59-60 appears to refer to laymen in this group, while 61-63 would instead be referring to the priest of the group. While the laymen are seen as important for not knowing their lineage, it is the priest who are of more concern in this passage.[23] The Priest were the bigger problem befause if they could not prove their purity it would disbar them from service in the temple, and so Zerubbabbel takes action.[24]

Firstly he prohibited ht priest from eating of the most holy things, that this food that would be left over after certain acts of worship, secondly that they would in time use the Urim and Thummim to try and figure this stuff out.[25] Likely what he was waiting for was the completion of the temple. The Urim and Thummim are an uncertainty in the OT, but from 1 Sam. 14.41, we known that somehow it was seen that God’s will was discovered through them, perhaps by process of elimination.[26]

Comment: There were certain rules regarding who could and could not be priest in Ancient Israel, but it was in keeping the religious role they played pure. In many ways we need to realize that there are rules regarding who should and should not be a religious leader in the church. We shouldn’t care bout whether they can prove their ancestry or not, but we should care whether they have a firm grasp of biblical truths. That they can show readily that they are part of the family, but knowledge and deed.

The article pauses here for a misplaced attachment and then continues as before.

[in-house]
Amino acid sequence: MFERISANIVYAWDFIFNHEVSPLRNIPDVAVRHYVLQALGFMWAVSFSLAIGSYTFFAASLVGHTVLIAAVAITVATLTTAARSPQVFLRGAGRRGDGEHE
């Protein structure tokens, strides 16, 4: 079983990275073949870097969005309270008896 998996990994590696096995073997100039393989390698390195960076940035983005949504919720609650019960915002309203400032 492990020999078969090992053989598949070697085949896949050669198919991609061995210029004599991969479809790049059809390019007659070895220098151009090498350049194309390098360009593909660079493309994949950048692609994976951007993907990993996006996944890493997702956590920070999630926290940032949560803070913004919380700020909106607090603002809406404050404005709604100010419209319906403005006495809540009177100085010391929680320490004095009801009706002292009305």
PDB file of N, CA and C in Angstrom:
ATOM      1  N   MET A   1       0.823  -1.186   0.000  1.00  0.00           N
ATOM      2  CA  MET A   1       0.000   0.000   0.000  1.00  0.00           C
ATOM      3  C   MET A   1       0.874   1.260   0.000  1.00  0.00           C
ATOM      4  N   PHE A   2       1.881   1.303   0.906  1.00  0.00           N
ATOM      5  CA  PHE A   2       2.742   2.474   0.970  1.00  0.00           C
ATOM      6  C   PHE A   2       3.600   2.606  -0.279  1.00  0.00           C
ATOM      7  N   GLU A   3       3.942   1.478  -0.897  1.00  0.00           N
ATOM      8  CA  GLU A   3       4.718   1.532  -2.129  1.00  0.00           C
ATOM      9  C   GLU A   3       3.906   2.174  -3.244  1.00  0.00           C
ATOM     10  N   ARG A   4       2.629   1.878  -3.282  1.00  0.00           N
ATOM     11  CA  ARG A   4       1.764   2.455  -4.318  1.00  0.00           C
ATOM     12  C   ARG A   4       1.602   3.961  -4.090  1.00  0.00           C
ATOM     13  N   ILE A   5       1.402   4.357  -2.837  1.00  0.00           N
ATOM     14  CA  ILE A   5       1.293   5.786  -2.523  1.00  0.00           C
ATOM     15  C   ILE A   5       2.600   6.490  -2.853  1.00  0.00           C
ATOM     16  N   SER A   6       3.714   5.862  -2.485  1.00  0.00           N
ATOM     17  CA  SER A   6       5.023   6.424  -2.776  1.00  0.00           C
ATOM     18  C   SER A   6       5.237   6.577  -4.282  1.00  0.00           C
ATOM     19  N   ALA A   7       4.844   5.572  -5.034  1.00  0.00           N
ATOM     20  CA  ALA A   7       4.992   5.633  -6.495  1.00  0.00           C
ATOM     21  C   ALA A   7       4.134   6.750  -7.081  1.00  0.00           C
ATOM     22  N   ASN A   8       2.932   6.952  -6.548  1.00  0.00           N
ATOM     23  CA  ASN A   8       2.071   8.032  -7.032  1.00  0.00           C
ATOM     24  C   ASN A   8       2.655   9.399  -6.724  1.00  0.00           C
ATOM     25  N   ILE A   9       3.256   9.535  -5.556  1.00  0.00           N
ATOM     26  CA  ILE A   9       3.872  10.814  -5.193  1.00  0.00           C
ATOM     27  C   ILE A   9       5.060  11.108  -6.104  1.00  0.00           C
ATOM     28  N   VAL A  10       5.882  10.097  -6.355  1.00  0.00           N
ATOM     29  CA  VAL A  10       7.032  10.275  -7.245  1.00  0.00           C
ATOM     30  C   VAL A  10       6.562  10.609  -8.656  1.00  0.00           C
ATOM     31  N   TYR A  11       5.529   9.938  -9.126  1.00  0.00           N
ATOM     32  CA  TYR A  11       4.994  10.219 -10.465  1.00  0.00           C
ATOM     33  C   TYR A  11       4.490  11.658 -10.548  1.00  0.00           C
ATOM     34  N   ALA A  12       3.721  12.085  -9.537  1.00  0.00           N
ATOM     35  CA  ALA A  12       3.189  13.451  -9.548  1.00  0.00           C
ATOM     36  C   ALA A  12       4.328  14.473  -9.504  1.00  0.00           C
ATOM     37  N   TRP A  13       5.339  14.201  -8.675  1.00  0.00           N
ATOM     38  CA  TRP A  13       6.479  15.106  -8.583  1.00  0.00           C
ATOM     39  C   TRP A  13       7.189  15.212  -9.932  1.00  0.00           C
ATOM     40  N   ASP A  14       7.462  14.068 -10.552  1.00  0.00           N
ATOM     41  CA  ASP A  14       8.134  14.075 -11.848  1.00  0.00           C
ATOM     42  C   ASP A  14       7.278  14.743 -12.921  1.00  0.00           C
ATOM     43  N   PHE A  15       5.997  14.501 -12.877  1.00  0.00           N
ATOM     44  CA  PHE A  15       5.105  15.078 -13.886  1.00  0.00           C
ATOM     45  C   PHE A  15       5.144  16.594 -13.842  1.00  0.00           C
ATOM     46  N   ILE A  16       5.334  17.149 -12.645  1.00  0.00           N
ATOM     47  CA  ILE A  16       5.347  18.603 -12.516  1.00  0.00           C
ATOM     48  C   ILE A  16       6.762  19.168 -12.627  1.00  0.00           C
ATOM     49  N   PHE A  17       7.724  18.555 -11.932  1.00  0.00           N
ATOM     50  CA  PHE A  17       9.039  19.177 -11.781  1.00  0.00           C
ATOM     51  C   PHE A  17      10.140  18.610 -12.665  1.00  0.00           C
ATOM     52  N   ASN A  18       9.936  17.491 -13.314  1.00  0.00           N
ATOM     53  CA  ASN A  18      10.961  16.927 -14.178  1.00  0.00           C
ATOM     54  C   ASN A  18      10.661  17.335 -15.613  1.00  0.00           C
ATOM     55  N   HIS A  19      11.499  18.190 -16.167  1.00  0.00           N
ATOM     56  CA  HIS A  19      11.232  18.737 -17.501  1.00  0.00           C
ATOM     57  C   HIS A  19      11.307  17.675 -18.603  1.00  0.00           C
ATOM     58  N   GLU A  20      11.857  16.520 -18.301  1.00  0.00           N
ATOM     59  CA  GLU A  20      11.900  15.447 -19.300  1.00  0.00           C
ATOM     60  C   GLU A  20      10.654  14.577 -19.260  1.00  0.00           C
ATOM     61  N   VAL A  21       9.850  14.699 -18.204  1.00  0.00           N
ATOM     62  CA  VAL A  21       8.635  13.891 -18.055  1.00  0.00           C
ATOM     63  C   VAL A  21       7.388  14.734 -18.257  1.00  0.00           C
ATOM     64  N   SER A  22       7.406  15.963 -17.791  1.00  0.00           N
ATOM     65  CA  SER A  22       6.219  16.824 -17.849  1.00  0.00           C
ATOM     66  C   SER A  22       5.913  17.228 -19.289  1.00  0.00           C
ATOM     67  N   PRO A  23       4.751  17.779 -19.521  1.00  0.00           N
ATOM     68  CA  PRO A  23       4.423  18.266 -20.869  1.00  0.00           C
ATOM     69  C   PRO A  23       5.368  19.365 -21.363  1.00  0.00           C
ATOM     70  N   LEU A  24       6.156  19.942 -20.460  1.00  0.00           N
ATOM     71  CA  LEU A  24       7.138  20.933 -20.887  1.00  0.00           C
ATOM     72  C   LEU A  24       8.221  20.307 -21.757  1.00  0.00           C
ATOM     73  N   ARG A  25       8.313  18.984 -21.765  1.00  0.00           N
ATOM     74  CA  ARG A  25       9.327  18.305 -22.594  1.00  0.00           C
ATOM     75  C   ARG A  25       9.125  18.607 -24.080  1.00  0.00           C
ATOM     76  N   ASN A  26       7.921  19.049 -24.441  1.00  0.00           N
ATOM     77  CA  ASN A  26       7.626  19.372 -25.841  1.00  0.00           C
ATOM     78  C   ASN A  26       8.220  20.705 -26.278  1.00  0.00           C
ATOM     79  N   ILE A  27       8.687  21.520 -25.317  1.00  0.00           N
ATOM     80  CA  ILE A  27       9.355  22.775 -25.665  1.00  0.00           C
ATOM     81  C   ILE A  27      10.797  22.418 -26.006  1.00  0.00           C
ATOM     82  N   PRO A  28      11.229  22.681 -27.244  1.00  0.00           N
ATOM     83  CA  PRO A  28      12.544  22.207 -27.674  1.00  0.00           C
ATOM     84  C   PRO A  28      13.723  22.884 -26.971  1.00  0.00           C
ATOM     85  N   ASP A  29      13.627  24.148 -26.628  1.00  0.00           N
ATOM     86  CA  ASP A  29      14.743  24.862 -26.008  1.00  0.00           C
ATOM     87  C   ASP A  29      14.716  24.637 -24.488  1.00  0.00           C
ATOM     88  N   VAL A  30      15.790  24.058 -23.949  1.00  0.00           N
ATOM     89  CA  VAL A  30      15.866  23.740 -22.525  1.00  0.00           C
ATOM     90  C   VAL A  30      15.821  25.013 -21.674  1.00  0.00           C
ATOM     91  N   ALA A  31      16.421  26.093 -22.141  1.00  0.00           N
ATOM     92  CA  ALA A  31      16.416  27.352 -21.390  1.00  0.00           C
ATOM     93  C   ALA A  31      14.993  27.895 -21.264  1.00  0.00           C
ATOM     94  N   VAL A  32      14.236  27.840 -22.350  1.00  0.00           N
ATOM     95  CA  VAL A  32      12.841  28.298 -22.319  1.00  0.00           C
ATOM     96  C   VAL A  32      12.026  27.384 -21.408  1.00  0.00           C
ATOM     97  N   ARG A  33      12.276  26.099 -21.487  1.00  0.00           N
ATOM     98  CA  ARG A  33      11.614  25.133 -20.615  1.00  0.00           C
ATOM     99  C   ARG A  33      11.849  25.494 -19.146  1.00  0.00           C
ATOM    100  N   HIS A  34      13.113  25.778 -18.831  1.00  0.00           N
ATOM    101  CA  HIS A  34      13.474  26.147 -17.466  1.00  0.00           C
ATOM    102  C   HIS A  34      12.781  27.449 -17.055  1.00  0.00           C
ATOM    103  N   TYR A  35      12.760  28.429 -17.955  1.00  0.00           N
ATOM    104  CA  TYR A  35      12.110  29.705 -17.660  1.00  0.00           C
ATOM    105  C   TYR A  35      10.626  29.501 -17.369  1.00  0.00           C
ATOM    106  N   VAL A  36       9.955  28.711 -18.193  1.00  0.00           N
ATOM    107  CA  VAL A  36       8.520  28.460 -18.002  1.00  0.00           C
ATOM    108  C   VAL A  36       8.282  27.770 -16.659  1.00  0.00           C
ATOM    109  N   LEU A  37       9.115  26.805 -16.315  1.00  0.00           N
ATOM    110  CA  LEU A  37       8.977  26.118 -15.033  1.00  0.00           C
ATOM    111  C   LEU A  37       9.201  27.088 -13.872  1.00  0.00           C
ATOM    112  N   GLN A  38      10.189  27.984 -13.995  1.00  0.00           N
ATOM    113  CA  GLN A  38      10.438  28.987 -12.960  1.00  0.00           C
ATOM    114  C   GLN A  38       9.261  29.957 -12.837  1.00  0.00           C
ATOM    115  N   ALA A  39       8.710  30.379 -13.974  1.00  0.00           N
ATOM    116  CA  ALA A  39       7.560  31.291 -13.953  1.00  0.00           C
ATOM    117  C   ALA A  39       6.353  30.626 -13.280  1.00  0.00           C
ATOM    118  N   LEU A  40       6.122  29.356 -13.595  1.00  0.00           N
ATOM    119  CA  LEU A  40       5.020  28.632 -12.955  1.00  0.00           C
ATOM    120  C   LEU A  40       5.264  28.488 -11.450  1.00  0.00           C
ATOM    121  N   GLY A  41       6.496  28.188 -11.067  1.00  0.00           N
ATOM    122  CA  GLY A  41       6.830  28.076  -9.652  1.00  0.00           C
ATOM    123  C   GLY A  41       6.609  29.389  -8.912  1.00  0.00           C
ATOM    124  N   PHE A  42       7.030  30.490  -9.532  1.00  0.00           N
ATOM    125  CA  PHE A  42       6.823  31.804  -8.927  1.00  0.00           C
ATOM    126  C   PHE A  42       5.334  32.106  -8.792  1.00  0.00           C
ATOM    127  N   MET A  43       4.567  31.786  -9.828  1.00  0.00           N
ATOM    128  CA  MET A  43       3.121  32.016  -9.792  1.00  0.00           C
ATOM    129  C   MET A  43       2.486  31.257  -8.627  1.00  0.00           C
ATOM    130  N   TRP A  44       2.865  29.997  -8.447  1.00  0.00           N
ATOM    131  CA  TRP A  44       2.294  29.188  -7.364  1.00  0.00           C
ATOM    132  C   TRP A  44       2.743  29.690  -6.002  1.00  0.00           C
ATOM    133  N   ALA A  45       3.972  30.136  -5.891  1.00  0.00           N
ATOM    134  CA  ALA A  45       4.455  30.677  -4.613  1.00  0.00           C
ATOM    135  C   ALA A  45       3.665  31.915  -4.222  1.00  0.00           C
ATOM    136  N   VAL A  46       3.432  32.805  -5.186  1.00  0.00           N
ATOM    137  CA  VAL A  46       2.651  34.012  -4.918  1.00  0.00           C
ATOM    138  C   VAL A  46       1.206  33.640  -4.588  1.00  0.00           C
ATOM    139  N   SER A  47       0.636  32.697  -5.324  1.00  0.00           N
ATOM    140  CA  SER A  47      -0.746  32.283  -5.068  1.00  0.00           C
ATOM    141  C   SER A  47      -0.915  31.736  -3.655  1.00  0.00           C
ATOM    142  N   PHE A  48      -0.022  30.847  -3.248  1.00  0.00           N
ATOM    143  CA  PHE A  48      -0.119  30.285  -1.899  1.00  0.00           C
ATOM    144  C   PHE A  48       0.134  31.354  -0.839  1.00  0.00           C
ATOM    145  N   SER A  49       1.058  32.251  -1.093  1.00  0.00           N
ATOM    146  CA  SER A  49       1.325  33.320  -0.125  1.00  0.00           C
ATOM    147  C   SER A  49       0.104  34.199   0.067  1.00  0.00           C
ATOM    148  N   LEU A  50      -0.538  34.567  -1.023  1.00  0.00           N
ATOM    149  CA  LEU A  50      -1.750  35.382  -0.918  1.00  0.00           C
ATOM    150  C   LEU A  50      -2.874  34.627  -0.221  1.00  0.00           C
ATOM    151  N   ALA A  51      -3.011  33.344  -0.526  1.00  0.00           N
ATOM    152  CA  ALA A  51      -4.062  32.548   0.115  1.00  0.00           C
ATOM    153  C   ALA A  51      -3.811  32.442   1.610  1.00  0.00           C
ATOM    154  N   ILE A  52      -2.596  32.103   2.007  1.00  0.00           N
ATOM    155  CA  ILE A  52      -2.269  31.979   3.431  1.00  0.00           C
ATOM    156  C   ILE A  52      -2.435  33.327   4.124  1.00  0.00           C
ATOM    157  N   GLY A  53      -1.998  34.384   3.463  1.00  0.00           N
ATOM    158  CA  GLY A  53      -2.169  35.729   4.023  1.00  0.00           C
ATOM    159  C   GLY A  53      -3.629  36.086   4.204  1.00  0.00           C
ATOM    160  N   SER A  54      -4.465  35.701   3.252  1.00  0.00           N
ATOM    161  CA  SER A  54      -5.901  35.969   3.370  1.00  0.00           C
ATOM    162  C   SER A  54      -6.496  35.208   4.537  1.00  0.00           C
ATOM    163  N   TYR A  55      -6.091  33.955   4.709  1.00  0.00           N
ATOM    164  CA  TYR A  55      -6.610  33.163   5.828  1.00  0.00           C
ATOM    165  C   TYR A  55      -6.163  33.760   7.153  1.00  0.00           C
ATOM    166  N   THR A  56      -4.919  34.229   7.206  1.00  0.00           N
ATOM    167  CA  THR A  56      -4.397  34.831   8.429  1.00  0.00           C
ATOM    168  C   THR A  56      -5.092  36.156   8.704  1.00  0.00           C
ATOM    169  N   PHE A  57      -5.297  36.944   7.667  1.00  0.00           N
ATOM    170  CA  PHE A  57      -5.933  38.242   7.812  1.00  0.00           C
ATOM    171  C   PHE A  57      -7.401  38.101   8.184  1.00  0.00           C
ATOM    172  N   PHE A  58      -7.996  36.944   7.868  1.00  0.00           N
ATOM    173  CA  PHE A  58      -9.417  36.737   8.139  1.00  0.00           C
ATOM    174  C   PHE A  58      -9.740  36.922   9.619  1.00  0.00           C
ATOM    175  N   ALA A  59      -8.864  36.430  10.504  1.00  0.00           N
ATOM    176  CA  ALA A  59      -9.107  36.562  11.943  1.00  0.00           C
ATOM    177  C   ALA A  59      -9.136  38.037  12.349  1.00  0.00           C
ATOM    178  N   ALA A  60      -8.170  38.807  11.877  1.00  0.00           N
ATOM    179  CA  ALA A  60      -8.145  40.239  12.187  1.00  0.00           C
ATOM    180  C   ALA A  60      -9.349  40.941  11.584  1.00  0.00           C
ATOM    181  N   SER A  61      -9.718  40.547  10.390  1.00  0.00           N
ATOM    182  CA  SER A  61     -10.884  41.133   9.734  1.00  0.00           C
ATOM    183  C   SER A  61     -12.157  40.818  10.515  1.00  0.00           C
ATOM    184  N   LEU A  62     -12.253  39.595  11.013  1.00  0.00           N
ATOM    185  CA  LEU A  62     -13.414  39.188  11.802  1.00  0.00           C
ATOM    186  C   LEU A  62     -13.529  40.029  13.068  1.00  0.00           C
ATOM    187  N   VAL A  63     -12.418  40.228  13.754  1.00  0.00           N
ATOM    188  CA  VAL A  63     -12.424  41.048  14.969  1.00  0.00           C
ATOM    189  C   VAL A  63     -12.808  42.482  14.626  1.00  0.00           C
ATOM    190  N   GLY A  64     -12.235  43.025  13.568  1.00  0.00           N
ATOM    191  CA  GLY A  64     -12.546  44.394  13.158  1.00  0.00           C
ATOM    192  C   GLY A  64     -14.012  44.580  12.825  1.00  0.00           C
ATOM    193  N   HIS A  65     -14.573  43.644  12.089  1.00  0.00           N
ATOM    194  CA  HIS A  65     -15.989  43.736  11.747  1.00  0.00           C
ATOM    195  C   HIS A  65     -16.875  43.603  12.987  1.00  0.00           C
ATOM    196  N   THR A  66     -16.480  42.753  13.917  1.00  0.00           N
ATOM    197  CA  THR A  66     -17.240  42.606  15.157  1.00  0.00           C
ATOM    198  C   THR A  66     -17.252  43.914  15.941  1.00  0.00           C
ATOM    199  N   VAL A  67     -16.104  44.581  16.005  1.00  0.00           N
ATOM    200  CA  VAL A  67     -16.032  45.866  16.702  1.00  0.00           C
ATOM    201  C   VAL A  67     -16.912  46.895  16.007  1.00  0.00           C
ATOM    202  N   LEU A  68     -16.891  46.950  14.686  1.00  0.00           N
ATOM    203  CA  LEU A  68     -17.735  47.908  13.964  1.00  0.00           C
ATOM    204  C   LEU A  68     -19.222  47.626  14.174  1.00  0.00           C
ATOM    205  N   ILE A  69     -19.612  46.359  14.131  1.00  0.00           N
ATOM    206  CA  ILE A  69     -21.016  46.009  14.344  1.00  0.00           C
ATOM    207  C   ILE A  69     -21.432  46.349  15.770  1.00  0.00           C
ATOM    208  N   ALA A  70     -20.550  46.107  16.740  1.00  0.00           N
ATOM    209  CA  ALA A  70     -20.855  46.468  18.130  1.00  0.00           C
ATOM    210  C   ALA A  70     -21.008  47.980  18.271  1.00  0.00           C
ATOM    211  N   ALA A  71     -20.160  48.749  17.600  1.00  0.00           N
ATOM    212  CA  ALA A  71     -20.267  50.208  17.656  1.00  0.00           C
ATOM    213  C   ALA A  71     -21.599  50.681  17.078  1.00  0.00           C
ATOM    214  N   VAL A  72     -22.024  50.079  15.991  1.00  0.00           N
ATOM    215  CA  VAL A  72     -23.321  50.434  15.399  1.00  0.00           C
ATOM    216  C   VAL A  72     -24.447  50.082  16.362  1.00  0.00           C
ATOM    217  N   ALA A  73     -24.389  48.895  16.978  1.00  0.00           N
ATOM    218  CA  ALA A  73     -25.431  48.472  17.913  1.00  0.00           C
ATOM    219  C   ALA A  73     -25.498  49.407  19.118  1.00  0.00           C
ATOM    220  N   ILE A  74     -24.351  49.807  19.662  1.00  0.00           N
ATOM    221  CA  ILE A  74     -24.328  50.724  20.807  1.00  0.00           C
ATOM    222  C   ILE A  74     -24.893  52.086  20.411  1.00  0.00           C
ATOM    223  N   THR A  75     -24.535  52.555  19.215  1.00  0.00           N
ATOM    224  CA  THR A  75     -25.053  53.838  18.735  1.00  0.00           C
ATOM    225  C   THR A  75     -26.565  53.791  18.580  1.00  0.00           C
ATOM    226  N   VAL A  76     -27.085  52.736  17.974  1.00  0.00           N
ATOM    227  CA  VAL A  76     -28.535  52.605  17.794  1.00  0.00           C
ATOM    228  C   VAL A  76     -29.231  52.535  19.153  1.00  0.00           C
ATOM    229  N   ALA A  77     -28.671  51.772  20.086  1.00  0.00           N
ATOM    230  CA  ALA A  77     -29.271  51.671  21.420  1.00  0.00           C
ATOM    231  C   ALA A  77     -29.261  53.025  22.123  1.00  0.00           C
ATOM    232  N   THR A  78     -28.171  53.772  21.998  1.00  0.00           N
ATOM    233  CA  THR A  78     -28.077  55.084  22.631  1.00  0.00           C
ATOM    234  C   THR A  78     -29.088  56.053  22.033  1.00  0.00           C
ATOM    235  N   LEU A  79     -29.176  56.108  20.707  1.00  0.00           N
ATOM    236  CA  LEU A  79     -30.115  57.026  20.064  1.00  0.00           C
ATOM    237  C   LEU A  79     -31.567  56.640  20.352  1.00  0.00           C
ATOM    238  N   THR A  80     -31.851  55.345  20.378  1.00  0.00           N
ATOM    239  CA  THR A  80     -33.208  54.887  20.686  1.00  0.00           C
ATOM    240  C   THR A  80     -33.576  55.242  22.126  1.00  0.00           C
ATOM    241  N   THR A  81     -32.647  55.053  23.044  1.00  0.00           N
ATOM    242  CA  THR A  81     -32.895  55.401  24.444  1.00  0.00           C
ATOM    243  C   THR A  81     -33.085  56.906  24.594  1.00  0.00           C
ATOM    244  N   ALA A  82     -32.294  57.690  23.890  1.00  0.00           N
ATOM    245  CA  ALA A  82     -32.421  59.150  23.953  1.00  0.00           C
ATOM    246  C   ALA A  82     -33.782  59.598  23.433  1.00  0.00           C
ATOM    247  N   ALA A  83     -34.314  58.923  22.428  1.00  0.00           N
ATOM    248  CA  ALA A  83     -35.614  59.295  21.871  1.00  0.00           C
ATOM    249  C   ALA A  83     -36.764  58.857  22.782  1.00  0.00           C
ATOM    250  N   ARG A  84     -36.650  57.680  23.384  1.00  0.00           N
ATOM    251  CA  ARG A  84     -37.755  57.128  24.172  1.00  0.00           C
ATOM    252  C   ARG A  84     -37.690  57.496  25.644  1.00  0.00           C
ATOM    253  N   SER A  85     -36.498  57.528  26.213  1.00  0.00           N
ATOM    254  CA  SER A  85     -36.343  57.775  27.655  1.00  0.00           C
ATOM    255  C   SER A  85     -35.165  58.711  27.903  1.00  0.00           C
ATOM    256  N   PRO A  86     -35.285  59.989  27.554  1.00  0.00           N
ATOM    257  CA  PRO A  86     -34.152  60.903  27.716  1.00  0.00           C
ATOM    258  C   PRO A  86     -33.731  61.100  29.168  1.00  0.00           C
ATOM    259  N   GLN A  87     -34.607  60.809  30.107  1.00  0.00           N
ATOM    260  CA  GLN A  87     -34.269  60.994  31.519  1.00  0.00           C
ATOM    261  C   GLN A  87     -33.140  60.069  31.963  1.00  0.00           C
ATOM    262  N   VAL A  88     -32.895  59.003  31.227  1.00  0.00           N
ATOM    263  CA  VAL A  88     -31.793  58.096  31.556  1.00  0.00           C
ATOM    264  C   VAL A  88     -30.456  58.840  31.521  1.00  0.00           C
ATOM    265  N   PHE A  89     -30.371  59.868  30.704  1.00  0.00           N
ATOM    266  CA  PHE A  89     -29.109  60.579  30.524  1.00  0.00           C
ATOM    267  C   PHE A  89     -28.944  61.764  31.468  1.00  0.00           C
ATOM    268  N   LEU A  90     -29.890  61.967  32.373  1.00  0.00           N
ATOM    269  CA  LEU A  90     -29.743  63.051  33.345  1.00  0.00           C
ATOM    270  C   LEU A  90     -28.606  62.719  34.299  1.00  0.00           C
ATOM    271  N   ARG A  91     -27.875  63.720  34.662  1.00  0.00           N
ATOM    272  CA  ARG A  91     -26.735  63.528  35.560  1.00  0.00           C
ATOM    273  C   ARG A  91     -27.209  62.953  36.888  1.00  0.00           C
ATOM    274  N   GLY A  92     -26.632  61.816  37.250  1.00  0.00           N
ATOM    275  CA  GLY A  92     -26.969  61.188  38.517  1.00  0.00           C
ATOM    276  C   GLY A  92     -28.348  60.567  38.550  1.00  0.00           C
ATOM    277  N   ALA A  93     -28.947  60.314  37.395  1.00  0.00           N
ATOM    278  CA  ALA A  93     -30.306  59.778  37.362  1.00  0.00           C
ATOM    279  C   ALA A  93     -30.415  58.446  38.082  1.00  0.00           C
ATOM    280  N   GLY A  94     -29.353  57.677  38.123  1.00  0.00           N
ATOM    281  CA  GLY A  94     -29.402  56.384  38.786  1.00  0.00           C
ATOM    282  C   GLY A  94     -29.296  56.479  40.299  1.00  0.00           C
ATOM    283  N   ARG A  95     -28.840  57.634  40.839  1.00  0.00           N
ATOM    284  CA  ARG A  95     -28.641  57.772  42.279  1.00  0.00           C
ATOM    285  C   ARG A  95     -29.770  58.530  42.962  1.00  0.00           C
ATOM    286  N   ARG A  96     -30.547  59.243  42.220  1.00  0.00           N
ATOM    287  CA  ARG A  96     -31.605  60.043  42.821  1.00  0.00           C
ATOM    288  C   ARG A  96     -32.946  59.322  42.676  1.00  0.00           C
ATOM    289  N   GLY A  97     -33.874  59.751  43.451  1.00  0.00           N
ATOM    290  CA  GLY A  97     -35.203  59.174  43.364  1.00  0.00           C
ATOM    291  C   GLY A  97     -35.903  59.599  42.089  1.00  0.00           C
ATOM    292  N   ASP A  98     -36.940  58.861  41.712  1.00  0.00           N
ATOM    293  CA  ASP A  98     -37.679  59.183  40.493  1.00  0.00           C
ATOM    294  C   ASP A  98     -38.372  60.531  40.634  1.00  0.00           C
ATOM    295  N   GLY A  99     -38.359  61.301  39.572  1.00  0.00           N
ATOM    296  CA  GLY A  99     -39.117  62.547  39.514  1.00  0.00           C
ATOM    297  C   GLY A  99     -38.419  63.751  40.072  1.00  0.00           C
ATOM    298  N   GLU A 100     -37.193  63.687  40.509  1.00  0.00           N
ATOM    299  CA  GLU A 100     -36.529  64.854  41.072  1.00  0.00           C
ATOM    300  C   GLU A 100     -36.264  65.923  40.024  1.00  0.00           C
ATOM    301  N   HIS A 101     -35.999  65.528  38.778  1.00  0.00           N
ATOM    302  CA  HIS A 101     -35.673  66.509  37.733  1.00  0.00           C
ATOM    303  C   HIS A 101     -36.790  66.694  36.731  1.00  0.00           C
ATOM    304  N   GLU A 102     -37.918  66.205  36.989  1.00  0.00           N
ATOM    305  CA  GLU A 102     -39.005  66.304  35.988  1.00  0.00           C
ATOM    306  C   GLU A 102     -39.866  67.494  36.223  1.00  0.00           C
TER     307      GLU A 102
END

Our leaders must be those who when they say I have been called, that they can back that up with the gifts that God has given them, we the desires that he has placed in their lives that, and a commitment that lets them stand ready to follow him.

“The whole assembly together was 42,360, besides their male and female servants, of whom there were 7,337, and they had 200 male and female singers. Their horses were 736, their mules were 245, their camels were 435, and their donkeys were 6,720.”64-67 Total Number

65. The total number given here does not equal the number that one would get if they tallied up the numbers given previously, but this number likely has counted women and children.[27]While the total number given here would have been a large group to travel across the desert to reach Judea, it would not have been a large group to take up residence in the land.[28]